Blackburn says SCOTUS ruling protecting couples birth control is ‘unsound’

A landmark U.S. Supreme Court ruling protecting the ability of married couples to obtain and use birth control is “unconstitutional,” according to Republican Senator Marsha Blackburn.

Blackburn made the remarks in a video posted to Twitter on Sunday as the Tennessee Republican prepared for the Senate Judiciary Committee hearings on Ketanji Brown Jackson’s Supreme Court nomination. Committee member Blackburn is among other Republicans who have said it is time to reconsider landmark court decisions with an ascending Conservative majority in the court.

In her video, Blackburn proclaimed the Supreme Court’s year 1965 Griswold vs. Connecticut Decision nullifying a state law prohibiting the use of “drugs, medical articles or devices for contraceptive purposes.” The court ruled that the law violated the constitutional right to privacy, which later served as the basis for the right to access abortion treatment in the United States

Senator Marsha Blackburn, a Republican from Tennessee, speaks during a confirmation hearing for Supreme Court nominee Ketanji Brown Jackson before the Senate Judiciary Committee March 21, 2022 on Capitol Hill in Washington, DC. The US Senate will accept the historic nomination on Monday Jackson will become the first black woman to serve on the Supreme Court.

“Unconstitutional decisions like Griswold vs. Connecticut…confused Tennesseans and left Congress wondering who gave the court permission to bypass our checks and balances system,” Blackburn said.

In the video, Blackburn questioned the suitability of Jackson, who was nominated by President Joe Biden last month to become the first black woman to serve on the Supreme Court. Blackburn criticized Jackson for not specifying her legal philosophy during last year’s hearings for a seat on the US Circuit Court of Appeals for the DC Circuit.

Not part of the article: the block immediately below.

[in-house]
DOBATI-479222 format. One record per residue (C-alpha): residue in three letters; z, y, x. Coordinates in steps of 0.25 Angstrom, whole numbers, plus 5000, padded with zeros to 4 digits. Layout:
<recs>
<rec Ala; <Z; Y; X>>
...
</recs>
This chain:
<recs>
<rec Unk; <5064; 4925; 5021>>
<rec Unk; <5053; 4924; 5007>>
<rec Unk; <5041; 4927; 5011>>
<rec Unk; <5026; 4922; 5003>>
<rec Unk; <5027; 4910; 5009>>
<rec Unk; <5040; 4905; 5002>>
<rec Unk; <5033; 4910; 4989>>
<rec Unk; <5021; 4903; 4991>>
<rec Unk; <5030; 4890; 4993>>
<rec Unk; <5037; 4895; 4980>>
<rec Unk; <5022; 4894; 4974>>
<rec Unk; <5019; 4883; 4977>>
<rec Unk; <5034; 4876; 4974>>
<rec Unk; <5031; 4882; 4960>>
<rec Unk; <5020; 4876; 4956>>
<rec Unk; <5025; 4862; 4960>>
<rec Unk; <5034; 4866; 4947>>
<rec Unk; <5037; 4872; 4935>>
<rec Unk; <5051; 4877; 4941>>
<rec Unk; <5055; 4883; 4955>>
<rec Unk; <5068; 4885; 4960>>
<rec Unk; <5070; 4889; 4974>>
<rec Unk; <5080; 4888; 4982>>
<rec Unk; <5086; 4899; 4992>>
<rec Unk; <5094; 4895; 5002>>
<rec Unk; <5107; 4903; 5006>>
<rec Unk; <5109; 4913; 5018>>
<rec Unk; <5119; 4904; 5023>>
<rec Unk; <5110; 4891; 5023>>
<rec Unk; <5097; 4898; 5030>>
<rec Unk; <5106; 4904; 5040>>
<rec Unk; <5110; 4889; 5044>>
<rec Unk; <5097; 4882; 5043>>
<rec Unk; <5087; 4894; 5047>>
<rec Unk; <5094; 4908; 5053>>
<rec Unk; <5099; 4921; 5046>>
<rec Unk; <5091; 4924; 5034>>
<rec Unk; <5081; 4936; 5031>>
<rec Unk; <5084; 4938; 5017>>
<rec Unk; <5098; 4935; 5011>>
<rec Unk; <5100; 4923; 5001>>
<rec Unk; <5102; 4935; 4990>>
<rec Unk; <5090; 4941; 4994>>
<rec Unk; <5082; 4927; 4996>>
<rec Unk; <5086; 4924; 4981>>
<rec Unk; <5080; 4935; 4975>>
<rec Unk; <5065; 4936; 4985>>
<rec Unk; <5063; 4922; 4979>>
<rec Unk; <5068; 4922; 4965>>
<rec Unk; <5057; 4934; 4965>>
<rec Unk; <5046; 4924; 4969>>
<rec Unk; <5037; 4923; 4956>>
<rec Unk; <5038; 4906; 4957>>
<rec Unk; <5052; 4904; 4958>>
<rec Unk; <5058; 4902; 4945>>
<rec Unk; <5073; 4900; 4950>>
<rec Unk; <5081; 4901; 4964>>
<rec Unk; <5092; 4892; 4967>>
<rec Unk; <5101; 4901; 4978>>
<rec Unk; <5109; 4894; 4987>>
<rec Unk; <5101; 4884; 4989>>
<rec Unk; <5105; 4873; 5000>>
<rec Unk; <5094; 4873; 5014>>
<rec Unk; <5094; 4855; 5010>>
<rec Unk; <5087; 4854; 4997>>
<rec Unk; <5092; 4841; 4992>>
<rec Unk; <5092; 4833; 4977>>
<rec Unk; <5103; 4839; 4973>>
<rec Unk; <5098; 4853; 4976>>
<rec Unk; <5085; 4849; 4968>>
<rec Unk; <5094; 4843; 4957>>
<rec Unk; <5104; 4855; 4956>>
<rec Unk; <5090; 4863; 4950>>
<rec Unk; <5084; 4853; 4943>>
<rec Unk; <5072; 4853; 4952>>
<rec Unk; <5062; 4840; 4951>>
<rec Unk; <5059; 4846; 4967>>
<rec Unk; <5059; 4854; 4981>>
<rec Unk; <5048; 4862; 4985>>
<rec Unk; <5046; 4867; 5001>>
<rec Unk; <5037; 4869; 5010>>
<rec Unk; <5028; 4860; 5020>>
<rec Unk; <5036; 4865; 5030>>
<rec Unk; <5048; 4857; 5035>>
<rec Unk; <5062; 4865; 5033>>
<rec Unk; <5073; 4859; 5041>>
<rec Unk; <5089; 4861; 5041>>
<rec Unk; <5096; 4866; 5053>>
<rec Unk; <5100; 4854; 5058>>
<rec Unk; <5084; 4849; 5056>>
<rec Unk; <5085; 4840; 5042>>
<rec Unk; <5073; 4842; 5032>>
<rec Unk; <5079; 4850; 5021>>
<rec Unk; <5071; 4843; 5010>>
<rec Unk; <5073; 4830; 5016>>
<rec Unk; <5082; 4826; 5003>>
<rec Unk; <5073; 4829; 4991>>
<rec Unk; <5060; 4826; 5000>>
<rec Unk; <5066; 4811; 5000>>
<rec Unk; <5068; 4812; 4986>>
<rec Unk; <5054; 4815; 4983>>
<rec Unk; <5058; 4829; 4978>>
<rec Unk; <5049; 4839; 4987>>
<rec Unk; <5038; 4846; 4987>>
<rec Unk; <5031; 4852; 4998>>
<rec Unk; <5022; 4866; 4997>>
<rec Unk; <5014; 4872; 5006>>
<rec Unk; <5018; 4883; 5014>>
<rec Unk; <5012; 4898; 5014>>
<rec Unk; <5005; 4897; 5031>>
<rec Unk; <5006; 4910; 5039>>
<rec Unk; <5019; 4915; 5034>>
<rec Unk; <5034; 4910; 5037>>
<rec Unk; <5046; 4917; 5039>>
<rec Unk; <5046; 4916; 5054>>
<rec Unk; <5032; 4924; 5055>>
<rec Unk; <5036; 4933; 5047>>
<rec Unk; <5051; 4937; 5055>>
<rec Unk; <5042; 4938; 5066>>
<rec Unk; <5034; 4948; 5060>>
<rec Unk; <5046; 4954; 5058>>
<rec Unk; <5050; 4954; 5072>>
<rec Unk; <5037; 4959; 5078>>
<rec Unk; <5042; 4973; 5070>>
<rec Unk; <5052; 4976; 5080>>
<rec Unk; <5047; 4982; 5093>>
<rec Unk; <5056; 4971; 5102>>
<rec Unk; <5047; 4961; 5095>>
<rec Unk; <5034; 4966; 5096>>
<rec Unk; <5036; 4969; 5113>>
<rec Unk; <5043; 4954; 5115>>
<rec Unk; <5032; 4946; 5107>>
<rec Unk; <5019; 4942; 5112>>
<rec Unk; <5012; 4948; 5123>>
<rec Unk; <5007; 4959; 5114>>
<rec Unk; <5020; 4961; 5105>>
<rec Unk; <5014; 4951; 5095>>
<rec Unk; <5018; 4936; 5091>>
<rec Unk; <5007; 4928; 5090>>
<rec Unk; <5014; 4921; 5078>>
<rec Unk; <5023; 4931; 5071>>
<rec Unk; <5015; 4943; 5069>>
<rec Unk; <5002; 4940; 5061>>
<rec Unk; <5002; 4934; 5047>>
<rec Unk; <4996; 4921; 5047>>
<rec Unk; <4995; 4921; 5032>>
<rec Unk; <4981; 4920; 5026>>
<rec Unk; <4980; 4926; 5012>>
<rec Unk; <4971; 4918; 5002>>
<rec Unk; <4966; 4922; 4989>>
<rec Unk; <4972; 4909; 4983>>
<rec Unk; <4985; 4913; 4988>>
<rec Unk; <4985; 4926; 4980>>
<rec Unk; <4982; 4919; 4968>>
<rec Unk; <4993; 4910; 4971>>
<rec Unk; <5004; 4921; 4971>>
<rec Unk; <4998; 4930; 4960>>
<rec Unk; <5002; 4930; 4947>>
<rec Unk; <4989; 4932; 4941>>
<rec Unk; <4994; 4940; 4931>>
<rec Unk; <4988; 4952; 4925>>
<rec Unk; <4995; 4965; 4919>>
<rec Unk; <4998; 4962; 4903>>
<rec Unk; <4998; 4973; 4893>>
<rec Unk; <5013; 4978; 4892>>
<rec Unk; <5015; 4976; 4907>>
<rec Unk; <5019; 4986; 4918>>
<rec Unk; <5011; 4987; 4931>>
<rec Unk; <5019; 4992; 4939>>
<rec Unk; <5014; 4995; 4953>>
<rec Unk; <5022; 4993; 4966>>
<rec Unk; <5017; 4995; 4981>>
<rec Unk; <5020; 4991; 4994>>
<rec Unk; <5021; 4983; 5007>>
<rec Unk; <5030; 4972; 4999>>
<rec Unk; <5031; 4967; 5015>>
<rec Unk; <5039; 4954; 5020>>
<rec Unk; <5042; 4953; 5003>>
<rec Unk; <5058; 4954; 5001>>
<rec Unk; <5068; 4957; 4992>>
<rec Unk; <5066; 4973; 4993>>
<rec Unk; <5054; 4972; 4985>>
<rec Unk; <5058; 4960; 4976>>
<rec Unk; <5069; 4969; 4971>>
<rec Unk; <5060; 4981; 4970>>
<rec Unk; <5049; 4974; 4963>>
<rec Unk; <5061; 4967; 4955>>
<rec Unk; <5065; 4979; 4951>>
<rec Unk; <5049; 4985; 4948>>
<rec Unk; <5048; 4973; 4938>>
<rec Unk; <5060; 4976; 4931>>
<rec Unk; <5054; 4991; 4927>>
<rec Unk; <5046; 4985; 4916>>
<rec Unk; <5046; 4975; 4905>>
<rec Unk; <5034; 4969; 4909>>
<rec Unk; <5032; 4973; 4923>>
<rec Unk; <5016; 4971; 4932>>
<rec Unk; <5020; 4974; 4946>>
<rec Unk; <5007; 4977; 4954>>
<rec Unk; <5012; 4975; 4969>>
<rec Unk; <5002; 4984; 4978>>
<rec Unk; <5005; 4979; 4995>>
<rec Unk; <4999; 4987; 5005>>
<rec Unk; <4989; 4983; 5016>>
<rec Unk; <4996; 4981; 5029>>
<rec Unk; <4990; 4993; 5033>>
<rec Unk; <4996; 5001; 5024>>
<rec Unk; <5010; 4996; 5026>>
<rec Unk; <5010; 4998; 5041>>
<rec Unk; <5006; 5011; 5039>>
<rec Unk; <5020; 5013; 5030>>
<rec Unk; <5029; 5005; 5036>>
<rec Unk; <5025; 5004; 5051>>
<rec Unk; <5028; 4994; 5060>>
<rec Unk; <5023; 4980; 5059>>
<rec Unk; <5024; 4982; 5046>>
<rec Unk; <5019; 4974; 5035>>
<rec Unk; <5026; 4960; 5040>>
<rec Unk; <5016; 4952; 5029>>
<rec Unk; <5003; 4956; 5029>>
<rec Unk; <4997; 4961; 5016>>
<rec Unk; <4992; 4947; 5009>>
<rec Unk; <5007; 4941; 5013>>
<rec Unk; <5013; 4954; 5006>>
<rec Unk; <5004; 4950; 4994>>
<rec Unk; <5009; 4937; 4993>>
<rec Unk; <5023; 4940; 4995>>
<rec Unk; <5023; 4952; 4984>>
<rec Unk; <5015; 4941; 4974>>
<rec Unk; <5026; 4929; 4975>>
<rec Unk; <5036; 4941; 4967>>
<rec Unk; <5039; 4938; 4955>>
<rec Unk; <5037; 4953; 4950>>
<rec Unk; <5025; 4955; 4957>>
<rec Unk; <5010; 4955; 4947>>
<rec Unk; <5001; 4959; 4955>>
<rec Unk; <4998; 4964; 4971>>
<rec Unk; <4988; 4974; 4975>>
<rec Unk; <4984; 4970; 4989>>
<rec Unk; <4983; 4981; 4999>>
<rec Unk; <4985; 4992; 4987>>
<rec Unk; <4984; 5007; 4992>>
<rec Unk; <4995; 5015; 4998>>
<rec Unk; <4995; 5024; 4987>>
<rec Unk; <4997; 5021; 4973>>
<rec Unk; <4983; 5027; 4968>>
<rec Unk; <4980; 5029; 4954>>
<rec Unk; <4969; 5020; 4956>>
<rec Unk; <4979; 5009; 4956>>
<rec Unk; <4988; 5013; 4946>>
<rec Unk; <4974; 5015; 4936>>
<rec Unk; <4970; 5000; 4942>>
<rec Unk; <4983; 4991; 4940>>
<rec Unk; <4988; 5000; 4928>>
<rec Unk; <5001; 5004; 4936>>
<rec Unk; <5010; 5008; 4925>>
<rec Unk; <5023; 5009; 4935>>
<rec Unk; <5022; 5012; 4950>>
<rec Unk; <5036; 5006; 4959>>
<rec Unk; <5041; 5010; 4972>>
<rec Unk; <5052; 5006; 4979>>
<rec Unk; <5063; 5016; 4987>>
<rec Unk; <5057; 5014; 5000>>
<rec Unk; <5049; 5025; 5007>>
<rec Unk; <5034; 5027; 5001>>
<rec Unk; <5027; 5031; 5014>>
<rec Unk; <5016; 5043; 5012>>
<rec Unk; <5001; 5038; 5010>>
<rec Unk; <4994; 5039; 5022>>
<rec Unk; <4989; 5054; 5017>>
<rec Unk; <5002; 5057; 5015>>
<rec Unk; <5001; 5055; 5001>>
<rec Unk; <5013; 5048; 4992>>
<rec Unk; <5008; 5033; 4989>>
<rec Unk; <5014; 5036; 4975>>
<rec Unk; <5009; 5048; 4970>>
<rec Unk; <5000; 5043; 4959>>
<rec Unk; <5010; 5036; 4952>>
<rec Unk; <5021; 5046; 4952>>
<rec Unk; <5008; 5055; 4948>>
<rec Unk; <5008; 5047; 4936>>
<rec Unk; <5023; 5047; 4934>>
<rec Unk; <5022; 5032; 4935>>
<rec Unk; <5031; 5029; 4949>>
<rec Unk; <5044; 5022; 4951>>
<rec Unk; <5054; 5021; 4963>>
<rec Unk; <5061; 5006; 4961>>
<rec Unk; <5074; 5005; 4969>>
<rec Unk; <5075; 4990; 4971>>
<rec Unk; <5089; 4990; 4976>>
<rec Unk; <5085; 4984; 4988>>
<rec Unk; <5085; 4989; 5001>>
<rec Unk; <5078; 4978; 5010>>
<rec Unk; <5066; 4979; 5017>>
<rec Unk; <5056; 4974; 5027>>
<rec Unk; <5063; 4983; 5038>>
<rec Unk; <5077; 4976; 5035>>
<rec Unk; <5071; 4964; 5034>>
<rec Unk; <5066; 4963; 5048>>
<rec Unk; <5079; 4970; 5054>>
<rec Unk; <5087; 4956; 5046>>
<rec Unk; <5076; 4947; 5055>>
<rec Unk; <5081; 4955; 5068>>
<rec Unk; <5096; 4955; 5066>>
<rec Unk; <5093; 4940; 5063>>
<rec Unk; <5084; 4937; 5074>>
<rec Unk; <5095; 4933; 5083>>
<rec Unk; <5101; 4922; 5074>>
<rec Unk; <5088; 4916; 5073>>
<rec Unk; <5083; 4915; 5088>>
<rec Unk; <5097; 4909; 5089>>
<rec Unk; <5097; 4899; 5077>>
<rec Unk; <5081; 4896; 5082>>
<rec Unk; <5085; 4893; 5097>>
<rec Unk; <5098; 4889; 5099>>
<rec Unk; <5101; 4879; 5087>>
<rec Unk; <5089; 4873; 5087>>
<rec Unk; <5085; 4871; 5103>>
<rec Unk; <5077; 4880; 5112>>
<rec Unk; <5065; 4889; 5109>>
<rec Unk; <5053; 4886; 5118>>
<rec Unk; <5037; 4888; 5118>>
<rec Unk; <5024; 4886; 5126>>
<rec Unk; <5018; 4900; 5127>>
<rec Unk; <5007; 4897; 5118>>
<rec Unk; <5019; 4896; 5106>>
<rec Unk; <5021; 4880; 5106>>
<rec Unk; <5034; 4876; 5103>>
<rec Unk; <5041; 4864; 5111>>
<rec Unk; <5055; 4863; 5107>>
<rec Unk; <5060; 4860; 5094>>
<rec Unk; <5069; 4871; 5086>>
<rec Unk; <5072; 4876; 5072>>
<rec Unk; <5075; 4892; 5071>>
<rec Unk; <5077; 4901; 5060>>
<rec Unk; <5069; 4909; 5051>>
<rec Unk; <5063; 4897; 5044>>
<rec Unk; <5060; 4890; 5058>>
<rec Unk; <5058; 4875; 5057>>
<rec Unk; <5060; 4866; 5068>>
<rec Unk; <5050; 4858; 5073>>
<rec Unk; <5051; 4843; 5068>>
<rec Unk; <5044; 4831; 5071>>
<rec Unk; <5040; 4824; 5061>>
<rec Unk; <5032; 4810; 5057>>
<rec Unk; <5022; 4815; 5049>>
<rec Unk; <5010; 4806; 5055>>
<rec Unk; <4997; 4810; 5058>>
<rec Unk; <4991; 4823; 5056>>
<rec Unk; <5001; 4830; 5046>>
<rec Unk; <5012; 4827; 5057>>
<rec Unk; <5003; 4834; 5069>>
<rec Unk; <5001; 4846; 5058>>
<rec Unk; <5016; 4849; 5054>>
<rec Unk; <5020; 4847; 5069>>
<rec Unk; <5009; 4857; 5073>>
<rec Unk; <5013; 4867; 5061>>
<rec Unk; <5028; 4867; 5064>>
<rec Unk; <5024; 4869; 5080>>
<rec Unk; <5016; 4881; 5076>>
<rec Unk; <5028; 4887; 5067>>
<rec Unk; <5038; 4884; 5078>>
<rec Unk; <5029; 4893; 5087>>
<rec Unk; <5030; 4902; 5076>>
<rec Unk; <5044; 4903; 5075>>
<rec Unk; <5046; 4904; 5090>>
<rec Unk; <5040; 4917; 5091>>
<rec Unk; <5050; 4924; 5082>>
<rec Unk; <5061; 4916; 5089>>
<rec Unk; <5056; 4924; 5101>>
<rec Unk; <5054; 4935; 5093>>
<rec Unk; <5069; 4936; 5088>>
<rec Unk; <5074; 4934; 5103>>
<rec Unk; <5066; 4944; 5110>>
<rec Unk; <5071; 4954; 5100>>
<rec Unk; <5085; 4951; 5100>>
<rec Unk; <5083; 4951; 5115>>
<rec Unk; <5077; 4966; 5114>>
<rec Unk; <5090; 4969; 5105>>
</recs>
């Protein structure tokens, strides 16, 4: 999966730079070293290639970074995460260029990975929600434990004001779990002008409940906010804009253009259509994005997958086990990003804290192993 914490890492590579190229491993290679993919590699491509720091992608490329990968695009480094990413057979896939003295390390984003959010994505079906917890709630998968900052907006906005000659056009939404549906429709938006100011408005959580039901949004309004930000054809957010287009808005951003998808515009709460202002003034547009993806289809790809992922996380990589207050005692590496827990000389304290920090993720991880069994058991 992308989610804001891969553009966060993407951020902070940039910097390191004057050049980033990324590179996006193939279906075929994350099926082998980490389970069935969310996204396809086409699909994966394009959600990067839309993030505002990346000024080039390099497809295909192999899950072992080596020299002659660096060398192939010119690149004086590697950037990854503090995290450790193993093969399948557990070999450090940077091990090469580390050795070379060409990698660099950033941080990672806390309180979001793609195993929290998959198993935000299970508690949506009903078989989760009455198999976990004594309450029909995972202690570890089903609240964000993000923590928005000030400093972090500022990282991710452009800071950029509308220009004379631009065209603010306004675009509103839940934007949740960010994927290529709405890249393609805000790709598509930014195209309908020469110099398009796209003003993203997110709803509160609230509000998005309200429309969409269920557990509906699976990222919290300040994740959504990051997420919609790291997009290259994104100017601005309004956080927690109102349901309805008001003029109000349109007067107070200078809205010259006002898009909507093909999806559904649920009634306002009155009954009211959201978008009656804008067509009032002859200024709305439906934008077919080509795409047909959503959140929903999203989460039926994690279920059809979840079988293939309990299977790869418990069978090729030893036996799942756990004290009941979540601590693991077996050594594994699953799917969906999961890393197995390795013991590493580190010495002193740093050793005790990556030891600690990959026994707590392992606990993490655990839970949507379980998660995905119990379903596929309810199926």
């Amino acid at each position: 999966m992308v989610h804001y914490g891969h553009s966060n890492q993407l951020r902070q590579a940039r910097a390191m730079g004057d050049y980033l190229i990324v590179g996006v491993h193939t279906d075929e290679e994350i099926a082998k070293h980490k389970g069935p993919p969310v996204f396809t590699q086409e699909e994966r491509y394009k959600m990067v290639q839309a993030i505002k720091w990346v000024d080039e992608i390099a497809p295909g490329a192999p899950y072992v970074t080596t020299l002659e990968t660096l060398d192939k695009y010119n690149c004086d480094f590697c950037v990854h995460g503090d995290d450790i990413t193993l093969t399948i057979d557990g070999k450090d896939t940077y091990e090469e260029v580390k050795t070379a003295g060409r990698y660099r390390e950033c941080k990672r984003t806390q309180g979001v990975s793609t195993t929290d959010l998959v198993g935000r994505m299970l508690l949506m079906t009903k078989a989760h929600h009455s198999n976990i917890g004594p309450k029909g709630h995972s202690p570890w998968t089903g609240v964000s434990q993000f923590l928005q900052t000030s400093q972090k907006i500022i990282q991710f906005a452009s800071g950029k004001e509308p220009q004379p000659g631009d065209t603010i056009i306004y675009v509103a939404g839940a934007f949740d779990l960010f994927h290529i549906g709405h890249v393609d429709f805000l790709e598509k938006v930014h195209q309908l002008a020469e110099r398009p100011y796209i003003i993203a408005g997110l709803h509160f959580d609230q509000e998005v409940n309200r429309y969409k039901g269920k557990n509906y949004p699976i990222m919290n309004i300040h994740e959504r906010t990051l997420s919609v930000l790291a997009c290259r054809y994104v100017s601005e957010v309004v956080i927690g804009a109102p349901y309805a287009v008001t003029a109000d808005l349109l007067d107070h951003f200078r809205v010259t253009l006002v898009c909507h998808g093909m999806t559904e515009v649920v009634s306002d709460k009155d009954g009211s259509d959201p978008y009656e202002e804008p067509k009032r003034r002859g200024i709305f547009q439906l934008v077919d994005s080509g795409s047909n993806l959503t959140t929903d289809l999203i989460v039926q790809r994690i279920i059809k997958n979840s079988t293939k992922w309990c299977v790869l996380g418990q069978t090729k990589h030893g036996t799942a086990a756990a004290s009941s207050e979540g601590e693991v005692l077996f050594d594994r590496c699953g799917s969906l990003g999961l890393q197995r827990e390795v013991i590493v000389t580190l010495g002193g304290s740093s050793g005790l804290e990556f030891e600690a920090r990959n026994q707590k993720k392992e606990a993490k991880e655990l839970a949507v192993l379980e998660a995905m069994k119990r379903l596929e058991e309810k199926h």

Jackson described her legal philosophy in response to written questions last year as “approaching all cases with professional integrity, which means that she adheres strictly to the rule of law, is open-minded and deals with every matter in a transparent, direct manner, without bias or anything like that.” prejudice decides how things will turn out.”

But Blackburn said she was “shocked and confused” by Jackson’s response.

“How is it that a judge who cannot say how or if she will apply the Constitution in her judgments is eligible for a seat on the Supreme Court?” asked Blackburn.

Blackburn said “many liberal activists” see the Supreme Court as “a stamp on their cultural agenda”.

If confirmed, Jackson is not expected to overturn the current Conservative 6-3 Supreme Court majority. The court signaled in December that it was ready to undermine or even reverse it Roe v. Calf, a landmark decision that legalized abortion nationwide almost 50 years ago.

With Roe potentially on the chopping block, some Republicans are hoping the court will go further.

That’s what three Republican candidates for Michigan attorney general said in February Griswold was wrongly decided according to a report by the left Mother Jones. Two candidates told later The Detroit News They didn’t want a ban on birth control.

Dana Nessel, Michigan’s current Democratic attorney general, responded with a tweet calling the opposition to the ruling “terrifying.”

In a 2012 Republican presidential debate, candidates Rick Santorum and Mitt Romney (now a senator from Utah) also said they opposed it Griswold.

news week has reached out to Blackburn for comment.

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